6 Simple Strength Training Moves at Home

“Man should bear in mind and ponder over the Greek admonition: Not Too Much, Not Too Little.”

– Joseph Pilates

We have posted 6 simple strength training moves for you to practice in the comfort of your own space.  You will need an empty wall space, some weights (cans of soup or filled water bottles).  Let’s get started!  

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Partial Squat & Half-Squat Against a Wall

  1. Best to do these squats barefoot but if you feel you’re slipping put your shoes on for better traction.
  2. Begin standing up, using a chair for support.
  3. Bend your knees as far as you comfortably can without having your knees pass your toes, then return to the starting position.
  4. Repeat movement for 1 to 2 minutes to build strength and stamina.  
  5. Keep your eyes on the horizon instead of looking down to the floor.  If you look down you go down. 
  6. Extend your arms out and keep arms at shoulder height to work your shoulders at the same time.   
  7. For a more advanced version try the half-squat against the wall: perform this against the wall and bend your knees to almost 90 degrees as if you were sitting on an invisible chair.
  8. Repeat 3 to 5 sets.  

Wrist Curls

  1. Place your forearm on a chair’s armrest with your hand hanging over the edge.
  2. Hold a weight with your palm facing upward.
  3. Slowly bend your wrist up and down, then repeat 10 times.
  4. Switch sides, and perform 10 reps with your other hand. Repeat one more set of 10 on each side.
  5. Note if you have any sharp neural pain do the motion without any weights and slowly stretch the wrist in a pain free range of motion.  

Bicep Curls

  1. Choose a dumbbell heavy enough that you can only complete 10-12 reps for 3 sets.  
  2. Begin sitting in a chair with one dumbbell in each hand, with your palms facing forward, keeping your elbows close to your sides.
  3. Bend your arm at the elbows to lift the dumbbell ¾ of the way to your shoulders, without moving your elbows away from your side.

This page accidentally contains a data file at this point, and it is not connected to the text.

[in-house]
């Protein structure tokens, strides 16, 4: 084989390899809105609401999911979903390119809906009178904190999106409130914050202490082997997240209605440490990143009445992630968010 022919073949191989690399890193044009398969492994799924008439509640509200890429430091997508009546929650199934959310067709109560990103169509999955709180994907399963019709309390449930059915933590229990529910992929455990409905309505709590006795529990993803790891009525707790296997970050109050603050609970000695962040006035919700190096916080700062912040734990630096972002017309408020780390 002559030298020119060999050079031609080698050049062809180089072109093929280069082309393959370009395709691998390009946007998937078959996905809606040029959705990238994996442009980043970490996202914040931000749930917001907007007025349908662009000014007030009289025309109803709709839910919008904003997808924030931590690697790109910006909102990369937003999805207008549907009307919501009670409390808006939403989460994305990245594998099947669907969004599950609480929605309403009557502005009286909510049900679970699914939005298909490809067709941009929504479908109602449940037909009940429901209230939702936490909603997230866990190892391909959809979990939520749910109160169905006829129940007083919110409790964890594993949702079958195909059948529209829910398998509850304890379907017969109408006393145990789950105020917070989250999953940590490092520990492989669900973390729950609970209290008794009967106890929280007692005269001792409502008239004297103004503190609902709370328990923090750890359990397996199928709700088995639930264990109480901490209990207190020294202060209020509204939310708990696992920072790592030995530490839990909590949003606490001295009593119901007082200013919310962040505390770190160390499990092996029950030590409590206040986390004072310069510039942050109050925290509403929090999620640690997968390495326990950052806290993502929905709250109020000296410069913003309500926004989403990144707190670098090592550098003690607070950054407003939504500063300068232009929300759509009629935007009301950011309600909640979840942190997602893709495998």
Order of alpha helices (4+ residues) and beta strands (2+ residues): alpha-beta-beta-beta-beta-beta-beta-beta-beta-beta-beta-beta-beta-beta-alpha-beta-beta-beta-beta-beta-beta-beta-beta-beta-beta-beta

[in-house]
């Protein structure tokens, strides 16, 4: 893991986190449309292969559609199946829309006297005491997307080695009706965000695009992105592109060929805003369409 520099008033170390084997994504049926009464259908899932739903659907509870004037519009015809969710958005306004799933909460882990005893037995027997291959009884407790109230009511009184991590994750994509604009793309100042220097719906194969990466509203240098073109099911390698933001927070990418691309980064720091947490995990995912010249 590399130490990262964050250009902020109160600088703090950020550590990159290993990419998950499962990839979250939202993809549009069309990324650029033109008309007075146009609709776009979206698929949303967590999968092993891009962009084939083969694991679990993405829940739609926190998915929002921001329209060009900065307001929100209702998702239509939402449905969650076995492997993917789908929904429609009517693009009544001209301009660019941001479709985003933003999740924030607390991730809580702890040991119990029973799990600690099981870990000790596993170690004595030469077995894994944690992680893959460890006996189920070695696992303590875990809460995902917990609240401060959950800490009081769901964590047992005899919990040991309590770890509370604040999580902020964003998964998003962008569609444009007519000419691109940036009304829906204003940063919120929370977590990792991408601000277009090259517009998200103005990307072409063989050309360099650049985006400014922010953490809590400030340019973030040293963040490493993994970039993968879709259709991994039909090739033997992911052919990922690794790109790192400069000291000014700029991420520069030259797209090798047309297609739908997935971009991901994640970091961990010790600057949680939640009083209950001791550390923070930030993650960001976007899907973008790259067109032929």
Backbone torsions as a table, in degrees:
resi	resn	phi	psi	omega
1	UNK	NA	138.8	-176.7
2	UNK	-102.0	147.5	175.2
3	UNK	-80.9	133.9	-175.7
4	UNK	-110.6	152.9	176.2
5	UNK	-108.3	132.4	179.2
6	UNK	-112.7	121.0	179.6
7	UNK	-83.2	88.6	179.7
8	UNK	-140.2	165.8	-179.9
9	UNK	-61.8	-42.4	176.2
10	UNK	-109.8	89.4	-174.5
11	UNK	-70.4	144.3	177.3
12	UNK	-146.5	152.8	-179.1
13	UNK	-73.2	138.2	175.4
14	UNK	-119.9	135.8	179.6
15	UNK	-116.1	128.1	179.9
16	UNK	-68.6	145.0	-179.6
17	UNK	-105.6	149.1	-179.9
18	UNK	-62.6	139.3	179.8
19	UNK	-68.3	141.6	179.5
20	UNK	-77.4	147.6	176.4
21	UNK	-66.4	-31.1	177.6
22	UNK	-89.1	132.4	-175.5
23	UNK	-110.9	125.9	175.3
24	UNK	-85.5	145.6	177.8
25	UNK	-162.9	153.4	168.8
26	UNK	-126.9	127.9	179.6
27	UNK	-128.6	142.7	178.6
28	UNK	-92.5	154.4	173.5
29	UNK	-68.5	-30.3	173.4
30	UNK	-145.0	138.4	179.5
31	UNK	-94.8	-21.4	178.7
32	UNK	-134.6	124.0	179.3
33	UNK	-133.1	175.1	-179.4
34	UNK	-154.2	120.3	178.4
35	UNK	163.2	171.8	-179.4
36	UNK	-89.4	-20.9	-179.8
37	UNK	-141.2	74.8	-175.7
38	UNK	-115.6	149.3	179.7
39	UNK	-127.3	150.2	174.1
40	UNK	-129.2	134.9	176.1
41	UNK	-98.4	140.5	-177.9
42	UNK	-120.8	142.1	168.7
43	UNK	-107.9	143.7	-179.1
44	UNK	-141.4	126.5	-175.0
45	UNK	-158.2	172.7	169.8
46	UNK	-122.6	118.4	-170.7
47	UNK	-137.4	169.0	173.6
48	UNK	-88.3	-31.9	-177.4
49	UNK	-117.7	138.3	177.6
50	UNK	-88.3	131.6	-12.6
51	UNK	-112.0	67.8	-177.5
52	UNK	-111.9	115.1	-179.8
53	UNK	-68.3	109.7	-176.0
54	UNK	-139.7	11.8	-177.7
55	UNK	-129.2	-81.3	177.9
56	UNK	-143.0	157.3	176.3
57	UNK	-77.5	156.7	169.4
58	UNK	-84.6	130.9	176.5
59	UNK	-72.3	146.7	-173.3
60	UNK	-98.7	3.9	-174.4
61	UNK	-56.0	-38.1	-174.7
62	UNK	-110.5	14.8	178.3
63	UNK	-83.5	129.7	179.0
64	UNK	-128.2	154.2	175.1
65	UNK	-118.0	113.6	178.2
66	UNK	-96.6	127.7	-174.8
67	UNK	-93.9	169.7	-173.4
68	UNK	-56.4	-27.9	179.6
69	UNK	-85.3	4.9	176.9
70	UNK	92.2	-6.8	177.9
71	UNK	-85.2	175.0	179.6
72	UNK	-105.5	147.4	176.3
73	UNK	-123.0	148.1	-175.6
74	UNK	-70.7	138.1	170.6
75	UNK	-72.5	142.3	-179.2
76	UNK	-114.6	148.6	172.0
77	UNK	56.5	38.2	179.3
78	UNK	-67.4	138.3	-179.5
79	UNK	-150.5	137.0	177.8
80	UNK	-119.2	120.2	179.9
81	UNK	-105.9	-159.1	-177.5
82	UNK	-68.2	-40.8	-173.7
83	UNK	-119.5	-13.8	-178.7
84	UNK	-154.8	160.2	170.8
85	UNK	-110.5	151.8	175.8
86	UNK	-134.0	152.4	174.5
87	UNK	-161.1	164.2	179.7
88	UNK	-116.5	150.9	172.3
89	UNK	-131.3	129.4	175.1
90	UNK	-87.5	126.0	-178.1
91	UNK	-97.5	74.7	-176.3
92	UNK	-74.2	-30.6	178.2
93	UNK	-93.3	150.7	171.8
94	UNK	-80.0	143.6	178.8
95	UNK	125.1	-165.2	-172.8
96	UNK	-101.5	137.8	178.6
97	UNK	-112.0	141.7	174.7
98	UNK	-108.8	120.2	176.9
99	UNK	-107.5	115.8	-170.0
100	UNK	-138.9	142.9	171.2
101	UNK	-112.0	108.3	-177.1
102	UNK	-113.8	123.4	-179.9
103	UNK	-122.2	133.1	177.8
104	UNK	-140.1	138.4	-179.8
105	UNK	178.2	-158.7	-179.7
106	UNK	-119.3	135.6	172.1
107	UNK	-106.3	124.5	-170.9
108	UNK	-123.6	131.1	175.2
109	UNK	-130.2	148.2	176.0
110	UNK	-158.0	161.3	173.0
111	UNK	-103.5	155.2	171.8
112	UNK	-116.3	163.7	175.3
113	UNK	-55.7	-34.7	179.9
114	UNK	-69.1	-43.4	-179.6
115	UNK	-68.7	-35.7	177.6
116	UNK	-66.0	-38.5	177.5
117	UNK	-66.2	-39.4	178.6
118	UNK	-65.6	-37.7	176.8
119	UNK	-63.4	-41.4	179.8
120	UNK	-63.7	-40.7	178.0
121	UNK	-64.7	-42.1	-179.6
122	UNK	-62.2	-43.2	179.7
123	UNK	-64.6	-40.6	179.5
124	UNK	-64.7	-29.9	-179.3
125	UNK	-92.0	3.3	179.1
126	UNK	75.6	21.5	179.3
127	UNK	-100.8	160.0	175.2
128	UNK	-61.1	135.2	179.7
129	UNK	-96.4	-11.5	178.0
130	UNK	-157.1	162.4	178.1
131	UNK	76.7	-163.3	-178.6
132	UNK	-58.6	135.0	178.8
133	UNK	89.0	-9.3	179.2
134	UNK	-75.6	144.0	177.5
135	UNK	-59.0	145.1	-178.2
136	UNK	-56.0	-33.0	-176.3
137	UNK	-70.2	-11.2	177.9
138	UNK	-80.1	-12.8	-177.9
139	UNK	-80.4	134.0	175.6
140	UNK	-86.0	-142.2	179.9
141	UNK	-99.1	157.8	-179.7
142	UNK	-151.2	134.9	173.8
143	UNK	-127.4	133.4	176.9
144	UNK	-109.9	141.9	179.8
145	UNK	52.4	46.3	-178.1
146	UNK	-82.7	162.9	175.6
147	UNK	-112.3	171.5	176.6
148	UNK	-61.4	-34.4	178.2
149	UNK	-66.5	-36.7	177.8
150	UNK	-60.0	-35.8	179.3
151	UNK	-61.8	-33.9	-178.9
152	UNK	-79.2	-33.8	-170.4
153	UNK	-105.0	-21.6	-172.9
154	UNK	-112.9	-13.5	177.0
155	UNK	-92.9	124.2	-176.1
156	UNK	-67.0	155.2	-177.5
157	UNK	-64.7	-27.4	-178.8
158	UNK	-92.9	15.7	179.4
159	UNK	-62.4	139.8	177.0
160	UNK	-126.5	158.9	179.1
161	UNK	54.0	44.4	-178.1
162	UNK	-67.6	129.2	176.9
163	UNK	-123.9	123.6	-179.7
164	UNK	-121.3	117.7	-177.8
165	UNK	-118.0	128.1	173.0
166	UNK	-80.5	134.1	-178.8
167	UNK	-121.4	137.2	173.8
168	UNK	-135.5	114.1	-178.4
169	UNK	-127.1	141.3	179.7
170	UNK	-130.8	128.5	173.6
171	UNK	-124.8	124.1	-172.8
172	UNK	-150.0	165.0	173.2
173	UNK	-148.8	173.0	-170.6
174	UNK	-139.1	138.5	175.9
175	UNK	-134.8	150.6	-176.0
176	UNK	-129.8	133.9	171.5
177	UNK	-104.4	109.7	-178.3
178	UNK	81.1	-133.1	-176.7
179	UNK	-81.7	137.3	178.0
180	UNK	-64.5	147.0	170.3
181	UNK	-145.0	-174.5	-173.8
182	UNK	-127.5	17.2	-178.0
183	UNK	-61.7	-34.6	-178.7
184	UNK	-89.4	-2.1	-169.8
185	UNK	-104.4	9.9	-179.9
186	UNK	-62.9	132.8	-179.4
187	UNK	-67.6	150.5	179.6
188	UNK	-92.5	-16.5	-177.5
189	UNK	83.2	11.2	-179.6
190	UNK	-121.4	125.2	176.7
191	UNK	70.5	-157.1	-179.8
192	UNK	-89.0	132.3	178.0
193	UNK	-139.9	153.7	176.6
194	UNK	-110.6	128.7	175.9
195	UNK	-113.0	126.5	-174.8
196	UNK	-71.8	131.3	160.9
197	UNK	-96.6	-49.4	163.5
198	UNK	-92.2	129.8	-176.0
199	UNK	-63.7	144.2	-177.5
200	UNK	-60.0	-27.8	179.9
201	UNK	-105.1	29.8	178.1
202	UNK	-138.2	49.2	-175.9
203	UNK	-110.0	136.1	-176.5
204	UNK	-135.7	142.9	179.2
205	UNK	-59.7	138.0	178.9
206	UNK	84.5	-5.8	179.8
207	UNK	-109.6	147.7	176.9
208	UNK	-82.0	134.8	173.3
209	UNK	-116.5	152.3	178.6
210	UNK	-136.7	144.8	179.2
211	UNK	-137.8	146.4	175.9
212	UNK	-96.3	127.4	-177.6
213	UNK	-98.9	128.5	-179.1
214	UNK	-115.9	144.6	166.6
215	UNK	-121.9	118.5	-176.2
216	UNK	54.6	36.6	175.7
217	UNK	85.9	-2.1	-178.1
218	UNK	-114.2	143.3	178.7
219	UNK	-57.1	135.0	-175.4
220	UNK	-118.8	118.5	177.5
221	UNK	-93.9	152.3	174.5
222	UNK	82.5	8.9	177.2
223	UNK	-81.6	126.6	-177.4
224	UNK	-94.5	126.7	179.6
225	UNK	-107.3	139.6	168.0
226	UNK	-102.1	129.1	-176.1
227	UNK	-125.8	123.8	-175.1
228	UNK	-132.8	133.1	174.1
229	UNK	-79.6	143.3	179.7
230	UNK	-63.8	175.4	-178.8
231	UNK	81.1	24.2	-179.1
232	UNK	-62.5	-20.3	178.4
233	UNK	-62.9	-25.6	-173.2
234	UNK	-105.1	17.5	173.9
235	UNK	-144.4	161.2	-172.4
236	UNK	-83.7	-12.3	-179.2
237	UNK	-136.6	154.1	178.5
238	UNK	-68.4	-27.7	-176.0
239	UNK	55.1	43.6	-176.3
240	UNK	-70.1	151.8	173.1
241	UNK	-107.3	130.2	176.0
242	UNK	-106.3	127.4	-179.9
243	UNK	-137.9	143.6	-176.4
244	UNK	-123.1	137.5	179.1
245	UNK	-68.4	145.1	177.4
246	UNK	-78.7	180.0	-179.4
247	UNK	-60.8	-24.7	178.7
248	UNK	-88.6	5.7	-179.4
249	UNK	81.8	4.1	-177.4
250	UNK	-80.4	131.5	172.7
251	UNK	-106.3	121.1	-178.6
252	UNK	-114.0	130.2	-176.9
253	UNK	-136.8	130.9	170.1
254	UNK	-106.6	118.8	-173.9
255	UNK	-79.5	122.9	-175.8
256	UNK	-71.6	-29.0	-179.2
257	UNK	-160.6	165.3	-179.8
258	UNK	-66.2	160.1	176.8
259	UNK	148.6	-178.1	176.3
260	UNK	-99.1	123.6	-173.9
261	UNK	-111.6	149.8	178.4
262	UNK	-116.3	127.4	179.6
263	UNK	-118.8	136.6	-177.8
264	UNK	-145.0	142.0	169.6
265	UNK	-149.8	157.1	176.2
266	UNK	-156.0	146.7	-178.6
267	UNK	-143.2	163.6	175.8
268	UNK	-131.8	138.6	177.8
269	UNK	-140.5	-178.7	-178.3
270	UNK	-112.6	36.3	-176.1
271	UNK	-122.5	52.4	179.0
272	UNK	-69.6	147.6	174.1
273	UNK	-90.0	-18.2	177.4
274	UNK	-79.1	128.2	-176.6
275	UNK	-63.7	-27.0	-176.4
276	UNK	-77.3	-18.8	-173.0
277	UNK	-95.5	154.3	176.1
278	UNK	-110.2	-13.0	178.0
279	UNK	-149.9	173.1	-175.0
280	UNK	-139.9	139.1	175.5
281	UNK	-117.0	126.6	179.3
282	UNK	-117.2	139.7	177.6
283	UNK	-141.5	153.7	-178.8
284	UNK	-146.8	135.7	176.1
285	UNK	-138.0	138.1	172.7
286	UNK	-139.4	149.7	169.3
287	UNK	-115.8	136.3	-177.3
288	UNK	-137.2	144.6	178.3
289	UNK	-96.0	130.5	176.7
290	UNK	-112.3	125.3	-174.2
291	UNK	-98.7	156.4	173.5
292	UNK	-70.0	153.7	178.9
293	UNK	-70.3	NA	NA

4. Do 10 to 12 repetitions per arm.
  5. Advanced do this movement while balancing on one leg and the other leg in tabletop position.  Work abs, ankle, knee and hip strength all at the same time.  

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Upright Front Row

  1. Begin standing with your feet shoulder-width apart, knees slightly bent, and partially leaning forward.
  2. Hold one dumbbell in each hand in front of you, with palms facing toward your body.
  3. Lift both dumbbells toward your chin while keeping your back straight and shoulders stationary.
  4. Return to starting position and repeat 10 times for 3 sets.  
  5. Advanced do this movement while balancing on one leg and the other leg in tabletop position.  Work abs, ankle, knee and hip strength all at the same time.  

Knee Extensions

  1. Begin seated in a chair with your back straight and knees bent.
  2. Slowly extend your right leg forward with foot flexed (toes to your nose) and hold for 5 to 10 seconds before slowly lowering back to starting position.
  3. Take 5 to 10 seconds to extend leg out, hold for 5 to 10 seconds in static position and then lower back down for 5 to 10 seconds.  
  4. Do 10 reps per leg for a total of 3 sets.
  5. Repeat with your left leg.
  6. Advanced add 1 to 2 lbs ankle weights wrapped around ankles to increase quad strength .  

These are just a few moves to keep you moving. We have additional blog post specific to pilates, pre/post natal, bone building for osteoporosis/osteopenia, mindful meditation, restorative yoga therapy, partner and endurance training.  We believe in treating the whole person with a holistic approach and blend our knowledge and training of movement, nutrition, massage therapy and traditional chinese medicine.  

We love teaching mindful movement and are here to support you in your journey. We offer customized online remote training from anywhere in the world. Contact us today to get started and learn to move with less pain and greater ease. We look forward to partnering with you and answering your movement questions and/or concerns.   

Assumption of the Risk: By attempting any of the exercises, you do so at your own risk.  We make no representations, guarantees or warranties that the information or exercises on this blog are appropriate for you or will result in improvements of your medical condition or function.  

Not medical advice or physical therapy.  This content is intended to provide information and instructions on general exercises that may help increase strength, mobility, and function for specific areas of the body.  It is not intended to be a substitute for obtaining a medical diagnosis or medical or physical therapy advice from a qualified licensed provider.  You should seek medical advice from a qualified physician or physical therapist before trying any of the exercises or self-treatment suggestions on this blog, particularly if your pain is from a traumatic injury or event.